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classic hemochromatosis


Tuesday 5 August 2008

Definition: Classic hemochromatosis (HFE) (MIM.235200) is an autosomal recessive disorder, caused by mutation in a gene designated HFE on chromosome 6p21.3.


Classic hereditary hemochromatosis is an autosomal recessive iron-overload disorder associated with mutation of the HFE gene, which is located on chromosome 6.


The natural history of classic hereditary hemochromatosis involves a gradual, highly variable, stepwise progression that depends on numerous individual variables.

HFE-related hereditary hemochromatosis develops slowly and is rarely evident before adulthood. Its progression may be accelerated by high dietary iron intake or attenuated by active iron utilization or iron loss.

The "protective effects" of menstruation and pregnancy probably explain why plasma iron loading in girls and young women is more gradual than it is in older women and why the rate of symptomatic organ disease in boys and men is three times the rate in women of reproductive age.

In some cases, disease expression never goes beyond this biochemical phase, but in more than half of all C282Y homozygotes, the plasma iron overload is followed by a second phase, one that involves progressive accumulation of iron in the parenchymal tissues of the liver and other organs, as heralded by rising serum levels of ferritin.

The iron-deposition rate is also influenced by various factors, including the circulating level of hepcidin, the iron-regulatory hormone, and the activity of proteins involved in the metabolism of heme (e.g., hemopexin and haptoglobin) and non-heme iron.

The third phase, which occurs in a limited percentage of cases (bottom panel) and is more common in men than in women, is manifested by markedly elevated levels of serum ferritin along with signs and symptoms of target-organ impairment.

This outcome is related to the toxic effects of redox-active iron but is greatly facilitated by other, concomitant cytotoxic insults and by hypersusceptibility to oxidant damage and fibrogenesis.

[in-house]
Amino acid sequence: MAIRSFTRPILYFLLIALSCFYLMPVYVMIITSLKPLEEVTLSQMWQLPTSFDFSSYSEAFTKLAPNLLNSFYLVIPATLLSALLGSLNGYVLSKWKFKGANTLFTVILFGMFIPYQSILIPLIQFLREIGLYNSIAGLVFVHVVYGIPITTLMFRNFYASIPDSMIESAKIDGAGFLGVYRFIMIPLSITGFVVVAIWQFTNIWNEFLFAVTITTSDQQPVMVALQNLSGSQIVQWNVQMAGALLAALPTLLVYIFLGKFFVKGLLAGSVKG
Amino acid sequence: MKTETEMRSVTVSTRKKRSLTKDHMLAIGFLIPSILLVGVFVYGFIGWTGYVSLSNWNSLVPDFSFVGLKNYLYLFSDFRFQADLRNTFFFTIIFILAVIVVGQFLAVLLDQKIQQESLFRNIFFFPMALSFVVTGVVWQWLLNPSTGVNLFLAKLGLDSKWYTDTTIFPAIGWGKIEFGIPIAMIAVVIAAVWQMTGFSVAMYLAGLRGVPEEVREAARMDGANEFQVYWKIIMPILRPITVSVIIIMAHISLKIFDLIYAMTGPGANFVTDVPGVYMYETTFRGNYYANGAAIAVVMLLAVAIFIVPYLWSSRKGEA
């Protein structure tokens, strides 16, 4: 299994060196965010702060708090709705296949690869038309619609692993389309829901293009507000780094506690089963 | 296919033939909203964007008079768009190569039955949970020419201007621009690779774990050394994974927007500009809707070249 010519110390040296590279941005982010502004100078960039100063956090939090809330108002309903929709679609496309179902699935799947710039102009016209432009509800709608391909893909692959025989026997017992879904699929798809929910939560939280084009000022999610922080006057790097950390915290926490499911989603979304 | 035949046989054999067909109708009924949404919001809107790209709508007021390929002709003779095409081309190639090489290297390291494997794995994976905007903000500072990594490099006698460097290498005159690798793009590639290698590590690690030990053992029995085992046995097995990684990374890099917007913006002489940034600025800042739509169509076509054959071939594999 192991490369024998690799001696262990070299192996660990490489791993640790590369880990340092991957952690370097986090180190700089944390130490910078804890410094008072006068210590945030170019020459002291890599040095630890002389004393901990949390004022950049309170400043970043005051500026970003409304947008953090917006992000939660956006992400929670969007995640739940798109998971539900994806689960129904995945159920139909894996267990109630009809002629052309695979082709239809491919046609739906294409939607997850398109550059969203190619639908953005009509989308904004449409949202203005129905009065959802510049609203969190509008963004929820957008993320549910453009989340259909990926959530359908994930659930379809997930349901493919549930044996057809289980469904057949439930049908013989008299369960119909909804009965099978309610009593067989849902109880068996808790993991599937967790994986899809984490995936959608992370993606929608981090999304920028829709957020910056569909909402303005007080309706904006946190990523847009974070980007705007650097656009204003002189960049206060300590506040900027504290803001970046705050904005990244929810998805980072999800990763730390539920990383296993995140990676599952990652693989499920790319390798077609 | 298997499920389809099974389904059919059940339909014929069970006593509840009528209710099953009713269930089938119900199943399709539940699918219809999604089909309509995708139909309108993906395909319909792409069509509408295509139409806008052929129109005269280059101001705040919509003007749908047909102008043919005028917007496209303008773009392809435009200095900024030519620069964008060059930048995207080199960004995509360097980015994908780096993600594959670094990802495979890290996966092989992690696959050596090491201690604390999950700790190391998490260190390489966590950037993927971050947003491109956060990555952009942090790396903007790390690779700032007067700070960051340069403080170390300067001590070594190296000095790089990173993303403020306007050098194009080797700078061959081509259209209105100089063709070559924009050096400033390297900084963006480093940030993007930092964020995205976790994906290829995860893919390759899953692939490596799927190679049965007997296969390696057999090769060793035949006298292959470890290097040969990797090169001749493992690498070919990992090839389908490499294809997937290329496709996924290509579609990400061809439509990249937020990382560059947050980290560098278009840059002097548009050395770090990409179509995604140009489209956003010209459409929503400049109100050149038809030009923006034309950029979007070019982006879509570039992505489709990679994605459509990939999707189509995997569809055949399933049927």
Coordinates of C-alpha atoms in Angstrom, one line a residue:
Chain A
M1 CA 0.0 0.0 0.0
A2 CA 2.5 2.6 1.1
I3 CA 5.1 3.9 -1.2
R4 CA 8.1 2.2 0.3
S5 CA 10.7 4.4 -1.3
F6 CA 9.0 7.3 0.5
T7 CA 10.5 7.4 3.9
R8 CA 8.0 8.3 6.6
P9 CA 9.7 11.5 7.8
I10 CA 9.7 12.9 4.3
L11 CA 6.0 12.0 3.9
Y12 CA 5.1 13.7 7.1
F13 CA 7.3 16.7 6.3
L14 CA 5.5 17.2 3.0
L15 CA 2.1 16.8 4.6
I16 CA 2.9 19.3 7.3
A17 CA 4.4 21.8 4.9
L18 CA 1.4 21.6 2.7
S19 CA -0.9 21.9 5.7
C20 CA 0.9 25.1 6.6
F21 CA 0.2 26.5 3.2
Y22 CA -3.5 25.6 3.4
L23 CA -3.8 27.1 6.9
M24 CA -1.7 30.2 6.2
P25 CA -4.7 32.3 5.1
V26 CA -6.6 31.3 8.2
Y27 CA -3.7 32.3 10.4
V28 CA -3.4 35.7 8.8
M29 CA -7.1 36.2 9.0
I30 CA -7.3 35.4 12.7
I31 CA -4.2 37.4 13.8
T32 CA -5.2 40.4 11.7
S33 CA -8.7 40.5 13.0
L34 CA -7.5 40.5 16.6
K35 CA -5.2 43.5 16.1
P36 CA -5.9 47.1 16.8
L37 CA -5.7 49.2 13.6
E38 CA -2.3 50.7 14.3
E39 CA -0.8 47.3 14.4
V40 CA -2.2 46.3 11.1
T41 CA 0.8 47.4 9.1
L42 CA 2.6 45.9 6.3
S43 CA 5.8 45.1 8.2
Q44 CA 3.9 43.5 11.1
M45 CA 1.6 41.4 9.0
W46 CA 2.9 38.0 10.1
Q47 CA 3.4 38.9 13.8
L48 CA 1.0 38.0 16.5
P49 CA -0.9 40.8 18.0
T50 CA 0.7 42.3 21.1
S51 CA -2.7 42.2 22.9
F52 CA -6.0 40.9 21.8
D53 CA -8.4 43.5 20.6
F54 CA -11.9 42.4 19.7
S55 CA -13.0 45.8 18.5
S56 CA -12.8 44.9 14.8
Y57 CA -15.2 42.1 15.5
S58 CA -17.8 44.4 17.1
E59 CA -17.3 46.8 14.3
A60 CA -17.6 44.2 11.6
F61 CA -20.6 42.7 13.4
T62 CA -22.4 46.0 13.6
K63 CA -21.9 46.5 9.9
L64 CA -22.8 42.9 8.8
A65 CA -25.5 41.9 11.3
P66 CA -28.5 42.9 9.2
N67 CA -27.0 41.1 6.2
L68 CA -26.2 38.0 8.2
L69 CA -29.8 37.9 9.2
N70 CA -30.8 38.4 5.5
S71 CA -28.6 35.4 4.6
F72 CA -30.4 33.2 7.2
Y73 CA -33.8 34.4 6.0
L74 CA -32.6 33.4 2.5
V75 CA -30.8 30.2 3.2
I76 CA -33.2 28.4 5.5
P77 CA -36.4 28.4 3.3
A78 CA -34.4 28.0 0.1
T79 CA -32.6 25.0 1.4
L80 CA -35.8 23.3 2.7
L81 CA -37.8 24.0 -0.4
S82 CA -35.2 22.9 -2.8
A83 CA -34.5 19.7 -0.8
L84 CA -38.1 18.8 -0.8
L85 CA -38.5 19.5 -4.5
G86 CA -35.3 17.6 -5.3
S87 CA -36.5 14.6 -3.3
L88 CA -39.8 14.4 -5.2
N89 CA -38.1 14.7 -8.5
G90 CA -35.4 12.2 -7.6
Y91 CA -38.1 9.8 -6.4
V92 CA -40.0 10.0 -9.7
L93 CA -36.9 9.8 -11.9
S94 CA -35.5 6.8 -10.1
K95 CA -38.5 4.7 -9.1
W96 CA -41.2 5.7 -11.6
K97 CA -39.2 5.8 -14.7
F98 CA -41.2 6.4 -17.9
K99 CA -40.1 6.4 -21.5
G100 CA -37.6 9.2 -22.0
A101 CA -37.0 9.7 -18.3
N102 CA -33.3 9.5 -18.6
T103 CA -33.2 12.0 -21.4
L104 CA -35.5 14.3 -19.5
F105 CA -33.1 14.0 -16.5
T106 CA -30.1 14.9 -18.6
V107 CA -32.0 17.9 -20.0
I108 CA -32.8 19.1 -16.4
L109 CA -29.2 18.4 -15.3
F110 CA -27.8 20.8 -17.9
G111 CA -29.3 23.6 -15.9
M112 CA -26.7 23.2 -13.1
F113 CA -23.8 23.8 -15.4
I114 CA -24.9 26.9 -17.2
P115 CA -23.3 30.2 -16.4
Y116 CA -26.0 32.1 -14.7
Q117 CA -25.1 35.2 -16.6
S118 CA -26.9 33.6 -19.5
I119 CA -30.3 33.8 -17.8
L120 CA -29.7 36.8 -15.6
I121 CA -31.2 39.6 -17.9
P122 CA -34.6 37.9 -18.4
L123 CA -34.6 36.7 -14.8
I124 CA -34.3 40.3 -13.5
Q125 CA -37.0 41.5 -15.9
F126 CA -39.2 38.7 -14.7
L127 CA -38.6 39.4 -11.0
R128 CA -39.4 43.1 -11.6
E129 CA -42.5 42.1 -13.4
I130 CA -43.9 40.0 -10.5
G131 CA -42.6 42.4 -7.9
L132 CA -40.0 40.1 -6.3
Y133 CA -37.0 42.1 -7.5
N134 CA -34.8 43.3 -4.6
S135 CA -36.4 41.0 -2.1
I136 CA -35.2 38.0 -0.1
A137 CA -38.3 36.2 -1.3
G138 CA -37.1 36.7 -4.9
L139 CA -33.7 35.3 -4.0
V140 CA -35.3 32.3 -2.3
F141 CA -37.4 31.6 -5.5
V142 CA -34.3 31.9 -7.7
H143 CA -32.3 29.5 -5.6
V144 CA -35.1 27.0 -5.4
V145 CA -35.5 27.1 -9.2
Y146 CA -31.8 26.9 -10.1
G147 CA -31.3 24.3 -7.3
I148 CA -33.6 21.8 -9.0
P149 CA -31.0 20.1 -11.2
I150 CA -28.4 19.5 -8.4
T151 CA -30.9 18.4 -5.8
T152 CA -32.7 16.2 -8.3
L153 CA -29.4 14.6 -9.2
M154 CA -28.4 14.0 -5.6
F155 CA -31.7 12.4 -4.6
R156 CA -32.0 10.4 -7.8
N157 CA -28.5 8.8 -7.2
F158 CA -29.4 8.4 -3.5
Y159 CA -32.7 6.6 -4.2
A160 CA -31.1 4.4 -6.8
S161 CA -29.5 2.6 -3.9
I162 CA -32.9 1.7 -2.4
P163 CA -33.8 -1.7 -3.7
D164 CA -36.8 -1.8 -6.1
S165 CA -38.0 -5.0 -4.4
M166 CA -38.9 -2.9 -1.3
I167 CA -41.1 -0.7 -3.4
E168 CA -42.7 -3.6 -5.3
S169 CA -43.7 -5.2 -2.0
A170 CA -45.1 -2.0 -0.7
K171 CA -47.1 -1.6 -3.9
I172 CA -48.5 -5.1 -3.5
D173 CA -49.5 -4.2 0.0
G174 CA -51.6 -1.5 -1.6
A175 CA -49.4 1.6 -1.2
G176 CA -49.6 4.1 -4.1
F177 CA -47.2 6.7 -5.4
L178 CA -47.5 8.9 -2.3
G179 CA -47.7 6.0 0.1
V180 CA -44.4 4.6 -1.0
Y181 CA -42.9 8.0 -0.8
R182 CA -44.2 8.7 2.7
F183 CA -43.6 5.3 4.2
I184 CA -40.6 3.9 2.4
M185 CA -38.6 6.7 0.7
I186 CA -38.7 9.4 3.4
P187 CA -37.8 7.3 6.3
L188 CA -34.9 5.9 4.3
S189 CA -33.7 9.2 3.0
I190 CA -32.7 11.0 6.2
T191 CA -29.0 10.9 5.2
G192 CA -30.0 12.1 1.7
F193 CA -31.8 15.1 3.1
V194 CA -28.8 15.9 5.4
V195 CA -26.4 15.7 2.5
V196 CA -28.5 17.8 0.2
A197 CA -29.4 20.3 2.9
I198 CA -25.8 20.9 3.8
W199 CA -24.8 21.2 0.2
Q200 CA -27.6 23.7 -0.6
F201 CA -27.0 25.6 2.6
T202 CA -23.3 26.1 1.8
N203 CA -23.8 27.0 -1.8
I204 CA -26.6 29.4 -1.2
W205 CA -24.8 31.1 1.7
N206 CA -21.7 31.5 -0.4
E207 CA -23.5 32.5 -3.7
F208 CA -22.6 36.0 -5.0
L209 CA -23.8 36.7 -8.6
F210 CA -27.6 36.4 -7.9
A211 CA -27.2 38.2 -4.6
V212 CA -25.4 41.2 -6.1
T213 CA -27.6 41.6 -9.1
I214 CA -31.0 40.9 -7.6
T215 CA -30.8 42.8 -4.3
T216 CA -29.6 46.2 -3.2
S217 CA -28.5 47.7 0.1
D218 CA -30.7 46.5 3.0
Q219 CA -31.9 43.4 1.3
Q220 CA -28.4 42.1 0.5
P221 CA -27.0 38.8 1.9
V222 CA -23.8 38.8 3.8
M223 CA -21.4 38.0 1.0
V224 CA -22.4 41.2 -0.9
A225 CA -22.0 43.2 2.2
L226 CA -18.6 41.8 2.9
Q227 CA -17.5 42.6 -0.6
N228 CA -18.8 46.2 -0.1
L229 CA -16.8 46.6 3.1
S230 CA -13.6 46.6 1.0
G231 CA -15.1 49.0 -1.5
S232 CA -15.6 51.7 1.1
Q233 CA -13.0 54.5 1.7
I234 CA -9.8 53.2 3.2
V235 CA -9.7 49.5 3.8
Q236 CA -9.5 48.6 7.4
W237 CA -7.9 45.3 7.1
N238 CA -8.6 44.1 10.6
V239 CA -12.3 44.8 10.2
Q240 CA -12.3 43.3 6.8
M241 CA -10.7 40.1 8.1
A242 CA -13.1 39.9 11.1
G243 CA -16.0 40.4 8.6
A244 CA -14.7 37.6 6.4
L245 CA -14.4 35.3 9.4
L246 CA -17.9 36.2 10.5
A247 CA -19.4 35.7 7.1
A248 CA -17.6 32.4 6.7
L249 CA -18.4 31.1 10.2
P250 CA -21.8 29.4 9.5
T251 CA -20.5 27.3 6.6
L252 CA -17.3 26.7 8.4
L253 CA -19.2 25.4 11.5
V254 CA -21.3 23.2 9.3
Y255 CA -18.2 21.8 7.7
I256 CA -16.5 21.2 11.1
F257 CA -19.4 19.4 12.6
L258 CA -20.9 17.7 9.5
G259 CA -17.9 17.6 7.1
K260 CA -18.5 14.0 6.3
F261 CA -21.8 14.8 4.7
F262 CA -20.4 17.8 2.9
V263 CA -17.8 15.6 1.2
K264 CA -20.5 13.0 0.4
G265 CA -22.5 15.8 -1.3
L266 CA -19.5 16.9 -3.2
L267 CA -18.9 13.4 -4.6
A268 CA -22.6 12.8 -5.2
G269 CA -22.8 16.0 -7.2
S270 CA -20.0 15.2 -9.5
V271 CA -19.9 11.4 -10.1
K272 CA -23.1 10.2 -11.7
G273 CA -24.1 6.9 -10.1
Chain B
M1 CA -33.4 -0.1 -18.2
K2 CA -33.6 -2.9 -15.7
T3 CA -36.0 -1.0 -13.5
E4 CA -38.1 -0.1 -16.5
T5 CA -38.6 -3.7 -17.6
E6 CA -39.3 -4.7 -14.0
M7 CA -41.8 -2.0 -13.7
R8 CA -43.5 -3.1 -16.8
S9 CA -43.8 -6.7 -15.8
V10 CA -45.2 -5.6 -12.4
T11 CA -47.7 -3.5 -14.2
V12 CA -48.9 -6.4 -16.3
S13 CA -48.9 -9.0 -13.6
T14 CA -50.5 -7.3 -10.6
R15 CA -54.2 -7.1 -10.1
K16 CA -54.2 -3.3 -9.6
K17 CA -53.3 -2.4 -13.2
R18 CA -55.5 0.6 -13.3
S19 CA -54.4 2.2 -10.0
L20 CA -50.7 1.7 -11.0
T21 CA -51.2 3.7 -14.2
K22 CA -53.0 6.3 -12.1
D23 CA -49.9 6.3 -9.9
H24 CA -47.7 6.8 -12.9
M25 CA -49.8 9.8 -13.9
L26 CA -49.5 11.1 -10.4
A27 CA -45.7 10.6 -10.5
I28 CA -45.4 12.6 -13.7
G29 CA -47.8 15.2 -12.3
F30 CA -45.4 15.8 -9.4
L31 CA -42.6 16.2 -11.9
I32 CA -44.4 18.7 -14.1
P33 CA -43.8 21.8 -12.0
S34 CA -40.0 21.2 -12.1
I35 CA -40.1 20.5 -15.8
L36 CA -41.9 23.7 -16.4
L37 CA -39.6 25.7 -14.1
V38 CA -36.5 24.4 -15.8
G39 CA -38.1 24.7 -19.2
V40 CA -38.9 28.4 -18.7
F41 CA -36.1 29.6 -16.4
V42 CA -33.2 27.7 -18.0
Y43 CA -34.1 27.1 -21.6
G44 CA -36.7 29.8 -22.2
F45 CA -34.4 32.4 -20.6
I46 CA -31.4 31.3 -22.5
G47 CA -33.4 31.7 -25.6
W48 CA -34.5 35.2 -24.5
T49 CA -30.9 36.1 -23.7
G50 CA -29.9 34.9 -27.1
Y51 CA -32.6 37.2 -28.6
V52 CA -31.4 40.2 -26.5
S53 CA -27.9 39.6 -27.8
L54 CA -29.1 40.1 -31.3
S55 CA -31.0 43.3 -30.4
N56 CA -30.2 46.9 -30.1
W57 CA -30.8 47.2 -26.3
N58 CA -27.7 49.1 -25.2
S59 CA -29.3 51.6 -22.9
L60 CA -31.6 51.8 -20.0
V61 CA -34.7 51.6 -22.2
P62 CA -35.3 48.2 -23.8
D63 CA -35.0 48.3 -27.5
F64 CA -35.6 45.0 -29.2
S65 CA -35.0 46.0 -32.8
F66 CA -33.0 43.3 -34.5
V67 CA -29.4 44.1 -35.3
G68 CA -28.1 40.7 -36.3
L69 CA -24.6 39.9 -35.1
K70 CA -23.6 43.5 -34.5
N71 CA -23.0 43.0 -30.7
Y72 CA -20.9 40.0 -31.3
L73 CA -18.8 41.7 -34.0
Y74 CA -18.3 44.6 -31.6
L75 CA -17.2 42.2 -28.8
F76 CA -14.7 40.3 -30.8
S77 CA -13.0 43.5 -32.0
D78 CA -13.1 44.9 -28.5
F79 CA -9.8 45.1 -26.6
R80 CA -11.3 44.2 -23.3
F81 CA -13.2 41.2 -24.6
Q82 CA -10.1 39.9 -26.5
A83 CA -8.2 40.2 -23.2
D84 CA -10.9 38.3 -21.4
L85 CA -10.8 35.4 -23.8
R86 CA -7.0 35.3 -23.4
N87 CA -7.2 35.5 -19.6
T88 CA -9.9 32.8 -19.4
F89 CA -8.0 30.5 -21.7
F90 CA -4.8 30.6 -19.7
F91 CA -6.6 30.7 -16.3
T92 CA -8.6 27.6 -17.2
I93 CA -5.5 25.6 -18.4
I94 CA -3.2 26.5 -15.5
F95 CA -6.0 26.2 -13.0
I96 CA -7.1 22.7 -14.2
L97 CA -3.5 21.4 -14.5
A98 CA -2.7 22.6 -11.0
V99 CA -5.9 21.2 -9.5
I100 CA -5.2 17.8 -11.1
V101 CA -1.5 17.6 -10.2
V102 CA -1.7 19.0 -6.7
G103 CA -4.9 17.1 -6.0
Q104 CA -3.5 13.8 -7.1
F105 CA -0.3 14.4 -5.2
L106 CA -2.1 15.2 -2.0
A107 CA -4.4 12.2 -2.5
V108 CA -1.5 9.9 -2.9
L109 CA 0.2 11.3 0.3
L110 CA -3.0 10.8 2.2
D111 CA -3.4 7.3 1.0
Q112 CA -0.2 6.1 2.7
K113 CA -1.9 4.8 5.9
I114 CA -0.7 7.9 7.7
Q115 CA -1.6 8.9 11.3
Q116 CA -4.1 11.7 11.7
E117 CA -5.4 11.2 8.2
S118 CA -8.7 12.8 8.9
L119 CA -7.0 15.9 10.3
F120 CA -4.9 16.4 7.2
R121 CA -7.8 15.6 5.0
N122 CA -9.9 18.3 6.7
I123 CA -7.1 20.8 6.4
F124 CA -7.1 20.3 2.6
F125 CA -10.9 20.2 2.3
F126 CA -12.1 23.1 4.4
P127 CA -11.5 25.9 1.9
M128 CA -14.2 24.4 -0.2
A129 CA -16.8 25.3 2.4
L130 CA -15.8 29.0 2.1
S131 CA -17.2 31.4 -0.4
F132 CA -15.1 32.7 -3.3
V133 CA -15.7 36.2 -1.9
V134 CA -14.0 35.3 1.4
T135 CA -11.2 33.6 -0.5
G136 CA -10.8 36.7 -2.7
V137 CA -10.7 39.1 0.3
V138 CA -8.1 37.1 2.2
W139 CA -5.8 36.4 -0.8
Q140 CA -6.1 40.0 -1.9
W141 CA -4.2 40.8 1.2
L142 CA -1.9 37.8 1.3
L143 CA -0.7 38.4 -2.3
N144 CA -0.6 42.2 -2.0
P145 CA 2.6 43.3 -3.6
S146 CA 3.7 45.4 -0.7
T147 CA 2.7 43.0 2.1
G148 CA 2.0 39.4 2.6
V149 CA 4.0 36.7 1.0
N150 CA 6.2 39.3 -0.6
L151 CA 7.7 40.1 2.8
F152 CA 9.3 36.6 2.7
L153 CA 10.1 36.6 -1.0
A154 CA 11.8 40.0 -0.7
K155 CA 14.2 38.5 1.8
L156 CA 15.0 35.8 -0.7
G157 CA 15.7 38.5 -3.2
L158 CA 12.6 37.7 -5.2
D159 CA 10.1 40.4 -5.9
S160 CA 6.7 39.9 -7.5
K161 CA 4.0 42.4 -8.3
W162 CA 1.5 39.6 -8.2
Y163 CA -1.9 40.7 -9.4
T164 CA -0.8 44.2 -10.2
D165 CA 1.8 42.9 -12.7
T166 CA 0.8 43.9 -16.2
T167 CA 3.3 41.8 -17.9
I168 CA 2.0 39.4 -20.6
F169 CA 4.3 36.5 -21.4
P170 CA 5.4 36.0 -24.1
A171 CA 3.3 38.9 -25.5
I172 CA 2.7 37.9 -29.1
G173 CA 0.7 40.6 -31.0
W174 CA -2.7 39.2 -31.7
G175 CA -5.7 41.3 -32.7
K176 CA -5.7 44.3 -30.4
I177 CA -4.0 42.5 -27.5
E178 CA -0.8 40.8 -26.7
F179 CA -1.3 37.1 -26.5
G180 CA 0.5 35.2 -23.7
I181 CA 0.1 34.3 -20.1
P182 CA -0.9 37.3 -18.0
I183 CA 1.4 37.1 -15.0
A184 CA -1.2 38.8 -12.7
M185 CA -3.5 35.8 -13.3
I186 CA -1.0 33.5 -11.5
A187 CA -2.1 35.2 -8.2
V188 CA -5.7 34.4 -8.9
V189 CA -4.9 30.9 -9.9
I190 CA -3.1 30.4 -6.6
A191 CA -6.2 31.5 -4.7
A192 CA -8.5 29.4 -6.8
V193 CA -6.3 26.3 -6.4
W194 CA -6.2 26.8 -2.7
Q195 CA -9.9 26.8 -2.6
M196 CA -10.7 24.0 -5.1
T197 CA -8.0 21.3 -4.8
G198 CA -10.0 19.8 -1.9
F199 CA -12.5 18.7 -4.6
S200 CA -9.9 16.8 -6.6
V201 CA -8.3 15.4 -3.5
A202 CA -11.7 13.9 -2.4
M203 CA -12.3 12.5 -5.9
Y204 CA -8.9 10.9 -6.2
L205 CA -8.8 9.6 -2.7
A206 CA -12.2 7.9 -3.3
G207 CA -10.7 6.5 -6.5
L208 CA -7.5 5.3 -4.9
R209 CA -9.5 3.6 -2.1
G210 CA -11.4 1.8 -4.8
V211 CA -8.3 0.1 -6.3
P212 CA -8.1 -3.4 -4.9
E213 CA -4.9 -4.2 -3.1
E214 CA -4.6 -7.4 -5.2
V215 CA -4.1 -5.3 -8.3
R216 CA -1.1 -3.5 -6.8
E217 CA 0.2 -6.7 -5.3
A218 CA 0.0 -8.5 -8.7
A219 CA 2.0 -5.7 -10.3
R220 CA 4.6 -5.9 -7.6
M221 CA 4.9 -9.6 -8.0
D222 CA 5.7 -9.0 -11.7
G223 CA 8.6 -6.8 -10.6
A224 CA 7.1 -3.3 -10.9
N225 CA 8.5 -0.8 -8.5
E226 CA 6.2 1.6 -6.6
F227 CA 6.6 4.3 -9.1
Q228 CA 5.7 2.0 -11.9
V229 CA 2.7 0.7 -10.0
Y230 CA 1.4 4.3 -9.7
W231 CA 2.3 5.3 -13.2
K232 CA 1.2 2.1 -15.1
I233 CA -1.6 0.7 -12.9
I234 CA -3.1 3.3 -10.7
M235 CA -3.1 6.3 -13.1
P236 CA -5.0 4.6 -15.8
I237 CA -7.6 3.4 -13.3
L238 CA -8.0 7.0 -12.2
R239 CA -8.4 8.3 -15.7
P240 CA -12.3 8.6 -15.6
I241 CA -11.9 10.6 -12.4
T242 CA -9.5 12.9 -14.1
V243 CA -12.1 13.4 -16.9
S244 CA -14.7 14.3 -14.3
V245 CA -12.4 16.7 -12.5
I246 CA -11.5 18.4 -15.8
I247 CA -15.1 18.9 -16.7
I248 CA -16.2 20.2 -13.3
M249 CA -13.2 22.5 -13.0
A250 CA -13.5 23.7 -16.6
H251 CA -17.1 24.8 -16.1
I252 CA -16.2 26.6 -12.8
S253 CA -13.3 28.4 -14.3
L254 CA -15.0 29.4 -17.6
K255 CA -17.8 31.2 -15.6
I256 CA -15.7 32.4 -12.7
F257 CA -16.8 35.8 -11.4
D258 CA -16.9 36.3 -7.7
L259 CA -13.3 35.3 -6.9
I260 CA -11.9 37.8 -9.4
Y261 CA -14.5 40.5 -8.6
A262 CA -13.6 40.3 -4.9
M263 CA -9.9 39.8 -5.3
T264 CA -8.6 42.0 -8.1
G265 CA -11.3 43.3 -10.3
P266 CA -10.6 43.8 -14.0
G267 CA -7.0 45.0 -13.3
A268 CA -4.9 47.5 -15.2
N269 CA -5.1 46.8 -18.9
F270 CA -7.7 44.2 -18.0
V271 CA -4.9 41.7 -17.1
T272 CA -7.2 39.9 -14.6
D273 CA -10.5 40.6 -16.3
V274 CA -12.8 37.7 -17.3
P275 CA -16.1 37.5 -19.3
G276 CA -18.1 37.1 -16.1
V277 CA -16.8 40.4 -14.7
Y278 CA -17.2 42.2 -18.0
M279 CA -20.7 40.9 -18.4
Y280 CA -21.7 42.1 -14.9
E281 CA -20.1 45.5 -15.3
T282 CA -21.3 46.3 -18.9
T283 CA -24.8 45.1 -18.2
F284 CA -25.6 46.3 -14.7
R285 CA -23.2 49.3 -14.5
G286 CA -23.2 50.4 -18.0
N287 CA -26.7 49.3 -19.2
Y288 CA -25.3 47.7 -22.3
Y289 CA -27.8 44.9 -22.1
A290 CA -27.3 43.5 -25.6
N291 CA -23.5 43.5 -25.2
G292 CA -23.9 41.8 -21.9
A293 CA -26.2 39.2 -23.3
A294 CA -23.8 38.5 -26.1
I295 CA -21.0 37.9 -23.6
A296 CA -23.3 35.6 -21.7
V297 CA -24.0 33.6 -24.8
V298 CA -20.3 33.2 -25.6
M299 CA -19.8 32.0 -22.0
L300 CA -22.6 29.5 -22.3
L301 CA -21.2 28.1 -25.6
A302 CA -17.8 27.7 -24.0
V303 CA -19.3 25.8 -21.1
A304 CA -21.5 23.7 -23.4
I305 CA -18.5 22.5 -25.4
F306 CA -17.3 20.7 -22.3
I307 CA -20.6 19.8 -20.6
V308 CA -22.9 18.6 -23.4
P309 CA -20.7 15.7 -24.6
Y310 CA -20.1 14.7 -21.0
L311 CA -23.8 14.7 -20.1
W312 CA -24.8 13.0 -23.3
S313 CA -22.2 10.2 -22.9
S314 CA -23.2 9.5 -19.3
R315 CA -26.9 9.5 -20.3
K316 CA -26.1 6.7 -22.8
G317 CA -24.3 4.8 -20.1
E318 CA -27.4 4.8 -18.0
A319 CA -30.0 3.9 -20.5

Symptomatic organ involvement (when it occurs) generally begins in midlife, often with nonspecific symptoms such as unexplained fatigue or joint pain.

Liver disease (ranging from slightly elevated aminotransferase levels, with or without hepatomegaly, to cirrhosis and even hepatocellular carcinoma) usually predominates, but endocrine disorders (diabetes, hypogonadotropic hypogonadism, impotence, and hypothyroidism), cardiac problems (arrhythmias and heart failure), and joint disease (destructive arthritis) are also found.

Although iron metabolism is abnormal, erythropoiesis is not jeopardized, and hematologic anomalies are not usually seen.


Therapeutic phlebotomy is usually effective in reducing stores of both plasma iron and tissue iron, and even aggressive phlebotomy generally poses no risk of anemia to the patient.

C282Y mutation

In most cases the mutation is a single-base change that results in the substitution of tyrosine for cysteine at position 282 of the HFE protein (C282Y).

C282Y seems to have originated by chance in a single Celtic (or Viking) ancestor in northwestern Europe some 2000 years ago.

The genetic defect, which caused no serious obstacle to reproduction and may even have conferred some advantages (e.g., resistance to dietary iron deficiency and certain infectious diseases), was passed on and spread by population migration.

Homozygosity for the C282Y mutation is now found in approximately 5 of every 1000 persons of northern European descent, a prevalence 10 times that of cystic fibrosis genotypes.

All persons who are homozygous for the C282Y mutation are genetically predisposed to a chain of events that may culminate in severe damage to multiple organs, but it is currently impossible to predict whether, and to what extent, the mutation will be phenotypically expressed.

In a small percentage of C282Y homozygotes, laboratory evidence of altered iron metabolism never develops.

Most persons homozygous for the C282Y mutation have progressive expansion of the plasma iron compartment, as reflected by increasing saturation of transferrin, the plasma iron transporter

Transferrin saturation is calculated as a percentage as follows: 100 x serum iron level (in micrograms per deciliter) รท total iron-binding capacity (in micrograms per deciliter).

Other mutations

Other mutations in HFE, less common than C282Y, have also been described.

The clinical effects of a mutation in which aspartic acid replaces histidine at position 63 (H63D), for example, appear to be limited,11 although 1 to 2 percent of persons with compound heterozygosity for C282Y and H63D seem predisposed to disease expression.

The clinical significance of other, rarer forms of compound heterozygosity, such as heterozygosity for C282Y and a mutation in which cysteine replaces serine at position 65 (S65C) or heterozygosity for H63D and S65C, is still controversial

See also

- primary hemochromatoses